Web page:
A second wide receiver, who could catch 70 passes a year while being a consistent deep threat or guy who could move the chains as well as Smith and Olsen, would open up the field by forcing opposing teams to equally distribute its defensive pieces.
If teams decided to continue focusing on Smith or Olsen, this new No. 2 receiver would have to make them pay. When focus moved over to this new No. 2, then it would be Smith’s turn to shine.
Can a rookie wide receiver cause this much trouble for defenses?
San Diego Chargers rookie receiver Keenan Allen caught 71 passes in 2013 for 1,046 yards and eight touchdowns. Jacksonville Jaguars rookie receiver Justin Blackmon caught 64 passes in 2012 for 865 yards and five touchdowns.
In 2011, two rookie receivers made noise. Cincinnati Bengals receiver A.J. Green caught 65 passes for 1,057 yards and seven touchdowns, while Julio Jones caught 54 passes for 959 yards and eight touchdowns for the Atlanta Falcons.
There are usually receivers in every draft who can immediately impact an NFL offense. Who are they in the 2014 draft?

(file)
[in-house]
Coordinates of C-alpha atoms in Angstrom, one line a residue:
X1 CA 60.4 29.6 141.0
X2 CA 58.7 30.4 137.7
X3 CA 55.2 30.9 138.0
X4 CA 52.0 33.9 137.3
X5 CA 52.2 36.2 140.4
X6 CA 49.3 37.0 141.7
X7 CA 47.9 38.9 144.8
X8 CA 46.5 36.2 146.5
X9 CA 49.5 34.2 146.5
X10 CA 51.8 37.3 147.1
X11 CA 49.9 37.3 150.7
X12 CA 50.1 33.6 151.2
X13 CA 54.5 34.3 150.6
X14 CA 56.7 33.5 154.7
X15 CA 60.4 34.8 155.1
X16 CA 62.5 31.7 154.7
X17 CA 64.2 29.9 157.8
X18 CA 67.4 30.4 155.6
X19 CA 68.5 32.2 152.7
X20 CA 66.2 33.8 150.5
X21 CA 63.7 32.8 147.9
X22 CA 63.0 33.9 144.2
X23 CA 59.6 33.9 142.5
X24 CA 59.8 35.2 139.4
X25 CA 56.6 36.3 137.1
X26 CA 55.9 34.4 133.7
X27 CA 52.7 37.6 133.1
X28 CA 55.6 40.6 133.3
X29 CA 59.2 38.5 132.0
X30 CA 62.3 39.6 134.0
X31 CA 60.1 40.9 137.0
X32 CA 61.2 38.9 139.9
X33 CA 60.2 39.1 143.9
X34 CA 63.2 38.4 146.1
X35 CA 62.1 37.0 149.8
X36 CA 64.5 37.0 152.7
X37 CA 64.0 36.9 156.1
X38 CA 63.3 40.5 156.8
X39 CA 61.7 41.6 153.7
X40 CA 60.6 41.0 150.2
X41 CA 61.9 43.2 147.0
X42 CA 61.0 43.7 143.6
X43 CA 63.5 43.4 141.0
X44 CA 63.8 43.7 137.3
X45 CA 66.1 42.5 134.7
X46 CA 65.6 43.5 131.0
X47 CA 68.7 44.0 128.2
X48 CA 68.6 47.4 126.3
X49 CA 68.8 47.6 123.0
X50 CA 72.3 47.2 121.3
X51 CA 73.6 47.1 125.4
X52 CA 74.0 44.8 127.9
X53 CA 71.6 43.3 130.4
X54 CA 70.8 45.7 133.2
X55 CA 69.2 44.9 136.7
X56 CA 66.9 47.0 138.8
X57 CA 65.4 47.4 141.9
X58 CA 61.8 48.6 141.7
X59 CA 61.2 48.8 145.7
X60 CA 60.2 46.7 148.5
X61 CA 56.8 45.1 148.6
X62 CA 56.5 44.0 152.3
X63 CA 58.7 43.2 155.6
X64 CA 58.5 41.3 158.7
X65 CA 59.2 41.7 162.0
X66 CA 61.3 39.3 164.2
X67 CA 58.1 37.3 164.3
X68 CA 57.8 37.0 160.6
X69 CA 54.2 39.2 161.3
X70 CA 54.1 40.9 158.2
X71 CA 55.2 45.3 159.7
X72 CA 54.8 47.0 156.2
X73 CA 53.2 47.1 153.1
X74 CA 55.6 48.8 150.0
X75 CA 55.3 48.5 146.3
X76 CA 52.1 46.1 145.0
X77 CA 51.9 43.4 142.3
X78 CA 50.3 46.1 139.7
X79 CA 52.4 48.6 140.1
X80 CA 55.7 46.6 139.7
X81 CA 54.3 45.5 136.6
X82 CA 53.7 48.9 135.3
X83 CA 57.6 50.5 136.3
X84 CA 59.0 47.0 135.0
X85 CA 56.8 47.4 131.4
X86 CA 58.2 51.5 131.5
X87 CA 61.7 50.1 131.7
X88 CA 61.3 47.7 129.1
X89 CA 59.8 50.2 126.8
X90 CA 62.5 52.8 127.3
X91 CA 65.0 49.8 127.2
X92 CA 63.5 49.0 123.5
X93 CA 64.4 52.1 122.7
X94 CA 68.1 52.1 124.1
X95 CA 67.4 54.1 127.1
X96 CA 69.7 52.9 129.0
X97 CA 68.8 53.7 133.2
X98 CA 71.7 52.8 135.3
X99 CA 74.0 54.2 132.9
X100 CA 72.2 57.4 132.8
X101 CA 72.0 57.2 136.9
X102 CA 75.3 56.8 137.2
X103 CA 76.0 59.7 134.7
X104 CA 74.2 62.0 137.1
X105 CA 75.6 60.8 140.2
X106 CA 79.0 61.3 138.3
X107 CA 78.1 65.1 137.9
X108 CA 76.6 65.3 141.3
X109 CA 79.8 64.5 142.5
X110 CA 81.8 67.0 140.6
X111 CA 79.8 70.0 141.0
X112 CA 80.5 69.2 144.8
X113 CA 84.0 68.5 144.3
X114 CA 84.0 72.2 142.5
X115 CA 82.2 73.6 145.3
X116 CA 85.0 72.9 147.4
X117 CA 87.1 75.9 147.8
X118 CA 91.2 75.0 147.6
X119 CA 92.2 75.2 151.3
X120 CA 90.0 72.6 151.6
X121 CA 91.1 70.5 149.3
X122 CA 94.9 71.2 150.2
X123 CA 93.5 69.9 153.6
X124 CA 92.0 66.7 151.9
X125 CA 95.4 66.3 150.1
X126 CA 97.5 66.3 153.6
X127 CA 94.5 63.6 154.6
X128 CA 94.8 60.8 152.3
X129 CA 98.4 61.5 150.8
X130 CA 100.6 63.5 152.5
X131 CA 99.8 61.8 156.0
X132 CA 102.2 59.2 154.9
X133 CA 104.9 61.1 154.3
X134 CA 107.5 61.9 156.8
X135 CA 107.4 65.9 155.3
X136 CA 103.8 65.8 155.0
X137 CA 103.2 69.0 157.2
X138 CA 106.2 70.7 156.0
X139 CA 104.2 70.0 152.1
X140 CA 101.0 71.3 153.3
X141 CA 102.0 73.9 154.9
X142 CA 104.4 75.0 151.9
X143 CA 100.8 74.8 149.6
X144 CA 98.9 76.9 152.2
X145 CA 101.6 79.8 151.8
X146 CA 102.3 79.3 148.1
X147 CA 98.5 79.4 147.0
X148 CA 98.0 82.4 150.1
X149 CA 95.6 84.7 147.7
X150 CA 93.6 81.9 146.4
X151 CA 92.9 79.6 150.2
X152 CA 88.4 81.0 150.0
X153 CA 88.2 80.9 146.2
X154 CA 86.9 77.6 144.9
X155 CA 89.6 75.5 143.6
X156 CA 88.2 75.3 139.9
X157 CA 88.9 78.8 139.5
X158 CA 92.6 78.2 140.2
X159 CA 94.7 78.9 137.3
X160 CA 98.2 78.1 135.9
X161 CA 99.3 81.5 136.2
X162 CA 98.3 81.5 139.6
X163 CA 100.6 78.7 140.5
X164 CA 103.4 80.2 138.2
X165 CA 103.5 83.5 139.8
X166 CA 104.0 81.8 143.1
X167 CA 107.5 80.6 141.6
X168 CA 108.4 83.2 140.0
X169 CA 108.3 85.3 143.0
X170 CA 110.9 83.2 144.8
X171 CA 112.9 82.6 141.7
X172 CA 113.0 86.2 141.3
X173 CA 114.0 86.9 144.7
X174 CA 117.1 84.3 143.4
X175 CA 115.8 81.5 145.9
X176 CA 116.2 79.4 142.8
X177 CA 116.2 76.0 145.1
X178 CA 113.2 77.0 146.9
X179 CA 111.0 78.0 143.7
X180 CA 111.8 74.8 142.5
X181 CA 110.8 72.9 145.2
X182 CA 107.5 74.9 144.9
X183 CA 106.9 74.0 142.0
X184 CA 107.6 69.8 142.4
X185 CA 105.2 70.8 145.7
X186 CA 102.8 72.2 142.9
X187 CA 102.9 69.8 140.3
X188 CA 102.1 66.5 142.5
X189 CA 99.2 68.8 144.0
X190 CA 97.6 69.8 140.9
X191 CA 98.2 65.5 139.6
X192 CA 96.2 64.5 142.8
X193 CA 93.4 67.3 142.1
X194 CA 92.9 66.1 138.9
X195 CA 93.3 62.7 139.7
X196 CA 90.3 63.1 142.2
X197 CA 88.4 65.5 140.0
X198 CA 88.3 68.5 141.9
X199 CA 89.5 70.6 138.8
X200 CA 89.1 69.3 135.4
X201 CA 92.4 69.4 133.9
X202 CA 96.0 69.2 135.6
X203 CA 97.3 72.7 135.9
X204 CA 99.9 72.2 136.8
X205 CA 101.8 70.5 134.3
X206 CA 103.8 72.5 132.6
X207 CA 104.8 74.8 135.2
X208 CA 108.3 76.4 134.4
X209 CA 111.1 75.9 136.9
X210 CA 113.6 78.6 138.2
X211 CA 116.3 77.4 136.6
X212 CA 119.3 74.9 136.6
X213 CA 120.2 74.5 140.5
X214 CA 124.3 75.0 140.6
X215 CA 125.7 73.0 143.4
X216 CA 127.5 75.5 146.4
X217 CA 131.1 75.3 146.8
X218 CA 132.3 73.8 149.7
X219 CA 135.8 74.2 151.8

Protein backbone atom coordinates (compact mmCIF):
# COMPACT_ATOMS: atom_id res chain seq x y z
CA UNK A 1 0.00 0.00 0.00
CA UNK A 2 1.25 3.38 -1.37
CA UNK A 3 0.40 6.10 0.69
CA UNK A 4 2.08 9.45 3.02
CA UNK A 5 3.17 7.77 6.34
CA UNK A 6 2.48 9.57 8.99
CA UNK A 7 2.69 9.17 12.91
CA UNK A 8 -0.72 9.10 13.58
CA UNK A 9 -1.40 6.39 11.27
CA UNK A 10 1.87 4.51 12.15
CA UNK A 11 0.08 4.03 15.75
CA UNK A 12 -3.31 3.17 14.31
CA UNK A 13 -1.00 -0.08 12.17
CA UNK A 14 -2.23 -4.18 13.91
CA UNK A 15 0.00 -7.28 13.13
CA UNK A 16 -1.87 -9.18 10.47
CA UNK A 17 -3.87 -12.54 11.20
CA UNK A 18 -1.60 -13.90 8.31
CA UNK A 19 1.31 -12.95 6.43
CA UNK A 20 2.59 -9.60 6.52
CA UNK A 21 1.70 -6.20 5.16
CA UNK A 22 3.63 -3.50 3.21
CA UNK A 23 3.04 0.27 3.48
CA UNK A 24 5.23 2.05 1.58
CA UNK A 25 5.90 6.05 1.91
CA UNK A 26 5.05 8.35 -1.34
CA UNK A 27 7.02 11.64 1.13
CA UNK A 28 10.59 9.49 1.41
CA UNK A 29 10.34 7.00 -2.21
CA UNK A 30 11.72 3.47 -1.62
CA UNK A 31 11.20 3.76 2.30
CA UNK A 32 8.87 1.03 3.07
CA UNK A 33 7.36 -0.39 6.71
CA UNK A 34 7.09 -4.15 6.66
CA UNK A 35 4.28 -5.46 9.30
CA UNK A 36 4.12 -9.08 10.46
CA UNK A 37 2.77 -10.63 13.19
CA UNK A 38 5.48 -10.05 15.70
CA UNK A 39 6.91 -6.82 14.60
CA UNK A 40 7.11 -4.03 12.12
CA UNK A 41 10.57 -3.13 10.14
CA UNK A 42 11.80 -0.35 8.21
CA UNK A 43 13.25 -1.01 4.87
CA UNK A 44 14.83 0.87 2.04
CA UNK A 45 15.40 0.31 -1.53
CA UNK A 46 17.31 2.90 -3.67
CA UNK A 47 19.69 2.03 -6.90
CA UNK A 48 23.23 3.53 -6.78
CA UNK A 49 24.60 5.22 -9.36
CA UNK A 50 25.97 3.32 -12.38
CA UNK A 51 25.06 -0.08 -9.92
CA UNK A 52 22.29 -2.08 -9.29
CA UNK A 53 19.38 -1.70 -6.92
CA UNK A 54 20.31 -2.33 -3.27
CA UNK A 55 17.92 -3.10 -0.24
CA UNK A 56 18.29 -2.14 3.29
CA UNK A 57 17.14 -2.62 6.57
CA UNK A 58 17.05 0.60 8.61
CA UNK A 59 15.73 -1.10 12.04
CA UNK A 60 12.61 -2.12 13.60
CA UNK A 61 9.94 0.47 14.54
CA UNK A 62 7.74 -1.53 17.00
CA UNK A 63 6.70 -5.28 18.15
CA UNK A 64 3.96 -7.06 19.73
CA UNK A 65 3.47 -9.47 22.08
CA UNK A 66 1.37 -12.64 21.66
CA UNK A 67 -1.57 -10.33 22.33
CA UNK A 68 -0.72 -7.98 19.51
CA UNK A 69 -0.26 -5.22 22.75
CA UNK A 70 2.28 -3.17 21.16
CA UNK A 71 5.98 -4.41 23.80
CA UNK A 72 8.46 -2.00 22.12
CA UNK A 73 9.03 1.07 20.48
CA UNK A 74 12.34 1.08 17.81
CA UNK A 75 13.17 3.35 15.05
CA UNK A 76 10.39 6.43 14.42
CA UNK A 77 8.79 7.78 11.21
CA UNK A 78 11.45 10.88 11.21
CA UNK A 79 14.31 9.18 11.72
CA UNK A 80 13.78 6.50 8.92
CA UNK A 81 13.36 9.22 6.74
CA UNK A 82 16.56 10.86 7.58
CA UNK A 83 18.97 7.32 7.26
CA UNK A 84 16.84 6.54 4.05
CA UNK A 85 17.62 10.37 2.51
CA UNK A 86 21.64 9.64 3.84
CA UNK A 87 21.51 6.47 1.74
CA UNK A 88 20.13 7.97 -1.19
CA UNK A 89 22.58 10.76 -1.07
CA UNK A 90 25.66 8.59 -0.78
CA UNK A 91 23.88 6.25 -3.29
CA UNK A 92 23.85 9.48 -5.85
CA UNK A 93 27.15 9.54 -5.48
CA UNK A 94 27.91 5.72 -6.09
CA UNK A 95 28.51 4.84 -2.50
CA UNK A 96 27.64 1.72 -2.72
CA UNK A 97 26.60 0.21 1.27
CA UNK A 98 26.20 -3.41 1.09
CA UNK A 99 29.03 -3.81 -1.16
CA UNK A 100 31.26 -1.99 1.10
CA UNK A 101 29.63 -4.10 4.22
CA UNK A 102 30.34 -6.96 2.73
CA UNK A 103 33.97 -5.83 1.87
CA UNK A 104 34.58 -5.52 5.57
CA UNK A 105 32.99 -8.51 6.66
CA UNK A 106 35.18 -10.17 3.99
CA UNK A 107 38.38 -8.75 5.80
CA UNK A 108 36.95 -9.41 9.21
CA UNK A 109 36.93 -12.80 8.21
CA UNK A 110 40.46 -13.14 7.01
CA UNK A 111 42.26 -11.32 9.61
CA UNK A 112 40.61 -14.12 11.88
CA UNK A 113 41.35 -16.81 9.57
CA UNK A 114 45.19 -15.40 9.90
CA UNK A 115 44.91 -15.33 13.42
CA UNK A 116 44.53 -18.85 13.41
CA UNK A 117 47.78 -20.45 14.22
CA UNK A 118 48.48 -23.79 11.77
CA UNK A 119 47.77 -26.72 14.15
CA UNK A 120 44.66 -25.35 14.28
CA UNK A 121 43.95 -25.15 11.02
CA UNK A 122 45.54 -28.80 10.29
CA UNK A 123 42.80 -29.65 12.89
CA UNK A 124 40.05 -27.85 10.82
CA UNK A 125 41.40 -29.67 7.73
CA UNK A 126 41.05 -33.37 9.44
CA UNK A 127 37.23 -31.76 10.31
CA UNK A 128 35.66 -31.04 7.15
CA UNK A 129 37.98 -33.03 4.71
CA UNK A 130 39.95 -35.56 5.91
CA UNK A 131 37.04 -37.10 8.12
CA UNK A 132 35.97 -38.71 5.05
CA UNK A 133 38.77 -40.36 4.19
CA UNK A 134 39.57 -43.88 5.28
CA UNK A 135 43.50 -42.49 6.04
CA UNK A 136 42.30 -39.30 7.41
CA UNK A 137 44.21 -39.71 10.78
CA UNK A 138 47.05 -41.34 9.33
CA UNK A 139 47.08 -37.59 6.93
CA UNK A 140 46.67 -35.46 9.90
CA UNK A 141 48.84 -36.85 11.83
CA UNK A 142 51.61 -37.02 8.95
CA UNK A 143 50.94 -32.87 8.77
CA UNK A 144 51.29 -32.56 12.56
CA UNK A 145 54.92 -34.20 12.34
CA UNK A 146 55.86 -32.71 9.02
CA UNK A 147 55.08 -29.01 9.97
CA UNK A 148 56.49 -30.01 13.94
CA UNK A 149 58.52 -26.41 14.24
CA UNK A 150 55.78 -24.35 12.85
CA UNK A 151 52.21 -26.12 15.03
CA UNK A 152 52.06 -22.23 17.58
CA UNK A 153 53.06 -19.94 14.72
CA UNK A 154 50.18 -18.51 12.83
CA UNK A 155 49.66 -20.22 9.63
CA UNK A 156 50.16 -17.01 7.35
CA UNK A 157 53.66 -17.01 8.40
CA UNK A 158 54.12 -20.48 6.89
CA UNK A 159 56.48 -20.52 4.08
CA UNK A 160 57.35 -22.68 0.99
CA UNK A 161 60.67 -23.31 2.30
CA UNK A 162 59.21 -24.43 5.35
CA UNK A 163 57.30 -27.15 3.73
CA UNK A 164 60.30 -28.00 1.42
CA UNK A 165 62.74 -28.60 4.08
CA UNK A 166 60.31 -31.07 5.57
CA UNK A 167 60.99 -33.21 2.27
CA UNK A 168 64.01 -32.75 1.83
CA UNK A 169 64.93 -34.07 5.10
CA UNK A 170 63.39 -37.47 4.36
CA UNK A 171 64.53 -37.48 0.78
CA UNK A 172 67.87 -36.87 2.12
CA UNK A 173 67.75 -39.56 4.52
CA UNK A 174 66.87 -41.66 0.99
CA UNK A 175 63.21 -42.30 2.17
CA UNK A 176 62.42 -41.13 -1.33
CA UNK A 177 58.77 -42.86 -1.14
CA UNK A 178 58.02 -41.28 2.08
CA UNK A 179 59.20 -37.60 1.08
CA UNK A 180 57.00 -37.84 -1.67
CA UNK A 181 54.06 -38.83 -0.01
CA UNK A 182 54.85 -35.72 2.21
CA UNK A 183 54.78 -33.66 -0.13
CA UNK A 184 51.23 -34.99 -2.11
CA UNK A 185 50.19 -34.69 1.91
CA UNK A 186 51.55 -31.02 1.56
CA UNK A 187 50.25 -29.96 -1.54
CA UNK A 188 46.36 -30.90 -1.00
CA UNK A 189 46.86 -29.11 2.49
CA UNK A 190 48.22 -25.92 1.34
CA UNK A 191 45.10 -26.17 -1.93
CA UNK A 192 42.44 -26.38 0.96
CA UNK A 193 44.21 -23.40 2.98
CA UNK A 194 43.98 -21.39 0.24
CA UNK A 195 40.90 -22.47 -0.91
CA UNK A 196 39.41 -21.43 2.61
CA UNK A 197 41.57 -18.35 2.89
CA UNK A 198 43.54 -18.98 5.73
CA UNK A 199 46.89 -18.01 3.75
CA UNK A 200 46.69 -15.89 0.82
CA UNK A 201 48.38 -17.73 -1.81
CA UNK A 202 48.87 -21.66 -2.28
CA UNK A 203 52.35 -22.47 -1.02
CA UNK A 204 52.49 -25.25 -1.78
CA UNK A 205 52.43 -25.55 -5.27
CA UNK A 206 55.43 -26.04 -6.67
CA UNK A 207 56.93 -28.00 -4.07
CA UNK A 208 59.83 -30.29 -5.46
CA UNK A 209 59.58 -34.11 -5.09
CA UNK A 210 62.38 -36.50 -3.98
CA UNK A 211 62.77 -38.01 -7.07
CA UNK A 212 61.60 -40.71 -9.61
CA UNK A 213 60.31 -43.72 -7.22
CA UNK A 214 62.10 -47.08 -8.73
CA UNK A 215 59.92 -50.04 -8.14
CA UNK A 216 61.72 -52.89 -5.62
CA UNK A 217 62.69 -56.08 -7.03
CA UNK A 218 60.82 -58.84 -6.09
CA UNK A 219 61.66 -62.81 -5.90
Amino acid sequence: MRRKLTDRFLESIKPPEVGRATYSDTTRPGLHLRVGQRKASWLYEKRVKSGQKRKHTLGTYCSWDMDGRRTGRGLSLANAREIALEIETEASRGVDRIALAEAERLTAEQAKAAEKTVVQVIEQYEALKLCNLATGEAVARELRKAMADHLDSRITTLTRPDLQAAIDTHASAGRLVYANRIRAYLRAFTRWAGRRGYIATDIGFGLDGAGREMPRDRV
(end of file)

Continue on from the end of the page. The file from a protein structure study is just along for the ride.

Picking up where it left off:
Clemson’s Sammy Watkins, Texas A&M’s Mike Evans and Marqise Lee from USC could all fit the bill of breakout rookie wide receivers. But they likely won’t be available to the Panthers, who pick in the No. 28 spot in the draft.
There are eight names that could come into play for Carolina at the end of the first round.
|Player||Size||2013 College Stats|
|Kelvin Benjamin, FSU||6'4", 232||54 rec. | 1,011 yards | 15 TD's|
|Odell Beckham Jr., LSU||5'11", 193||59 rec. | 1,152 yards | 8 TD's|
|Allen Robinson, Penn State||6'3", 210||97 rec. | 1,432 yards | 6 TD's|
|Brandin Cooks, Oregon State||5'10, 186||128 rec. | 1,730 yards | 16 TD's|
|Jordan Matthews, Vanderbilt||6'3", 209||112 rec. | 1,477 yards | 7 TD's|
|Jarvis Landry, LSU||6'0", 195||77 rec. | 1,193 yards | 10 TD's|
|Davante Adams, Fresno State||6'2", 216||131 rec. | 1,718 yards | 24 TD's|
|Paul Richardson, Colorado||6'1", 172||83 rec. | 1,343 yards | 10 TD's|
CBS Sports & ESPN